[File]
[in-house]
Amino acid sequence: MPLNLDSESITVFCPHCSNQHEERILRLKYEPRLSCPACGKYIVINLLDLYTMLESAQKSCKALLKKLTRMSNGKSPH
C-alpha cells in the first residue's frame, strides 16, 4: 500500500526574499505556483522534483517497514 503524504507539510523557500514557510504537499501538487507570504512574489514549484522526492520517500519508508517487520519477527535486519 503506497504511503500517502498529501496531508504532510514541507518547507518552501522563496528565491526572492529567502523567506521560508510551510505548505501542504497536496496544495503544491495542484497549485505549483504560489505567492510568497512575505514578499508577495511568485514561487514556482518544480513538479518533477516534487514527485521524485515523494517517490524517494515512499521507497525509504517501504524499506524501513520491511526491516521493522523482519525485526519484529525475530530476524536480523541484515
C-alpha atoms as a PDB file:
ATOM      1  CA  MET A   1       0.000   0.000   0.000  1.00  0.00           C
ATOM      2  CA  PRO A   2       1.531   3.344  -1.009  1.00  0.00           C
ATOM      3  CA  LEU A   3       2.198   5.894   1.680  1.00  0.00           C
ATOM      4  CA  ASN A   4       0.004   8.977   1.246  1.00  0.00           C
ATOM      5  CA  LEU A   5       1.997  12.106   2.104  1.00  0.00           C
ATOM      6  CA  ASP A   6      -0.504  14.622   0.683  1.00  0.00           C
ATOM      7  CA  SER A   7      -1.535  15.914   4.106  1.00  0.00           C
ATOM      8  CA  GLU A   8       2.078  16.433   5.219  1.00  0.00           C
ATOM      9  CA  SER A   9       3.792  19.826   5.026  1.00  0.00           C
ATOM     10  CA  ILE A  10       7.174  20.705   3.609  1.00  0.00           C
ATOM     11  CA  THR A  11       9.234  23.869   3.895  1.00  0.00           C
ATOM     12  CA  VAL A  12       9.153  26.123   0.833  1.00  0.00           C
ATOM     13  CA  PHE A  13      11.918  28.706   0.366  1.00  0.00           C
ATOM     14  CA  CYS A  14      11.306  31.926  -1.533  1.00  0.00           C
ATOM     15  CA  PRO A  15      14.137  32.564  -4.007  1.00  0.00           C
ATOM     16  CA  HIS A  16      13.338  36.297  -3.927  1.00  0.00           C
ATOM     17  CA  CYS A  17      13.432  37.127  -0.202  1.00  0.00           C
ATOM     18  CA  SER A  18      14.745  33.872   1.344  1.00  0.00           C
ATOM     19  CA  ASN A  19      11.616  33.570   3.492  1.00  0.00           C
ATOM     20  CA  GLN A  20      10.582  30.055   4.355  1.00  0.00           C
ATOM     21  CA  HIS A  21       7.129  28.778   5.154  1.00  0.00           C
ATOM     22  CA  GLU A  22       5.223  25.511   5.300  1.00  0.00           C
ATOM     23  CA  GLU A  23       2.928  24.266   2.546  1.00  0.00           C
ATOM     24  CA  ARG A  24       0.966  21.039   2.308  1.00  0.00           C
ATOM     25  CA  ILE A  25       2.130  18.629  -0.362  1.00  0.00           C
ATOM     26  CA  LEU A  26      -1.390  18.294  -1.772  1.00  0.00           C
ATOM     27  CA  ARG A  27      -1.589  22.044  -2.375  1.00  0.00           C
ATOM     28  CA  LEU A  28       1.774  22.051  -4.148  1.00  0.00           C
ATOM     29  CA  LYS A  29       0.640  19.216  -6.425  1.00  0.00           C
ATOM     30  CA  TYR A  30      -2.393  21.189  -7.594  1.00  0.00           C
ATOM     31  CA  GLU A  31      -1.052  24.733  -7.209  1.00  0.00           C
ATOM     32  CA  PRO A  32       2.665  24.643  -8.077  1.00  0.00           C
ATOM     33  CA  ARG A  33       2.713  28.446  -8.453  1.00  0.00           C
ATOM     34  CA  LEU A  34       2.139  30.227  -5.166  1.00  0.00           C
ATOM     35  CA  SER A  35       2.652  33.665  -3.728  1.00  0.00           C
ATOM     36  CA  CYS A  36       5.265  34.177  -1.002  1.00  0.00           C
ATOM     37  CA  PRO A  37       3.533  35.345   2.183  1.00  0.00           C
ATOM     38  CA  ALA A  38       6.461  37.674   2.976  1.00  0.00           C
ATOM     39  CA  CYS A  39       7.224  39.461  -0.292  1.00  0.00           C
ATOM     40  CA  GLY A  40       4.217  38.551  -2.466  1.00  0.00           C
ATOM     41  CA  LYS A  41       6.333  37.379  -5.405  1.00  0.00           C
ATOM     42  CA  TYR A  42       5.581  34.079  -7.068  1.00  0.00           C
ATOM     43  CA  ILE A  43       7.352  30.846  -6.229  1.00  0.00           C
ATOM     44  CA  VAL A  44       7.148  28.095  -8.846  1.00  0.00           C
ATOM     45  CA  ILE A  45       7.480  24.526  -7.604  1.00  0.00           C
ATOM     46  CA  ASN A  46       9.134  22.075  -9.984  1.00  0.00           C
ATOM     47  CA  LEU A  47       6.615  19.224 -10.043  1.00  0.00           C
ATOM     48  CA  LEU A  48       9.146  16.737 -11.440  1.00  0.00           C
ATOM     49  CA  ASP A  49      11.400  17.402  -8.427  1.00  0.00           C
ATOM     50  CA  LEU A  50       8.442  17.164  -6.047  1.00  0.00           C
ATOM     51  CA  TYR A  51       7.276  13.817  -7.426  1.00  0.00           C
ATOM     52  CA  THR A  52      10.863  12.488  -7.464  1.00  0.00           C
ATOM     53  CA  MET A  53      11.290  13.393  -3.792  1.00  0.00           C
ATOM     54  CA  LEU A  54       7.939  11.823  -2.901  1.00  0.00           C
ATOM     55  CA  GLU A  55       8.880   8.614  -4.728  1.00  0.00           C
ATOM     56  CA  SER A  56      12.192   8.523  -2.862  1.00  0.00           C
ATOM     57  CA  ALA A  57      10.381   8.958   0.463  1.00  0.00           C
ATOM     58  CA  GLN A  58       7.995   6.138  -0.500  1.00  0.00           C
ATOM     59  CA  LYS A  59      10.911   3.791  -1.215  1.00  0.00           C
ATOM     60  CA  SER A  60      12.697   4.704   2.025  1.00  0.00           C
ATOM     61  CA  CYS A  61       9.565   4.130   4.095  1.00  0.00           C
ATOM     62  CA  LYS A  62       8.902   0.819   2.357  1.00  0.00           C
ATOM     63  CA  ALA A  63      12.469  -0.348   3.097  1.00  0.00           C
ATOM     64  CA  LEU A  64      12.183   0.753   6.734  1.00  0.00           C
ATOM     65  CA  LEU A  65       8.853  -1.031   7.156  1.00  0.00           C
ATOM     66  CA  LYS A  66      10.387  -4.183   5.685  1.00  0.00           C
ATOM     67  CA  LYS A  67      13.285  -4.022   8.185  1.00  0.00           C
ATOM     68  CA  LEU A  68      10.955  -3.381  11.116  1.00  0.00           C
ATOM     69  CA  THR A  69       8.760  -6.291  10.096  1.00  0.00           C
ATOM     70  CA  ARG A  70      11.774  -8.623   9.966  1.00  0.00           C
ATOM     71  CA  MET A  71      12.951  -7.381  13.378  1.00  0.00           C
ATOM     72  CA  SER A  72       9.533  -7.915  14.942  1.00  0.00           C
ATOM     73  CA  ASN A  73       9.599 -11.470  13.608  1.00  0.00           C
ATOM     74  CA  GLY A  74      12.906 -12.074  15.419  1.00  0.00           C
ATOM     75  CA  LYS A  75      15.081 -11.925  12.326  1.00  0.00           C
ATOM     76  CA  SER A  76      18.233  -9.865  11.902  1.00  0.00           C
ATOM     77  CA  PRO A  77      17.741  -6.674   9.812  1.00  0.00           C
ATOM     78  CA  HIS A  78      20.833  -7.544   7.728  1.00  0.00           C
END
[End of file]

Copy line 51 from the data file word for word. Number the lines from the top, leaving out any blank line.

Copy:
ATOM     47  CA  LEU A  47       6.615  19.224 -10.043  1.00  0.00           C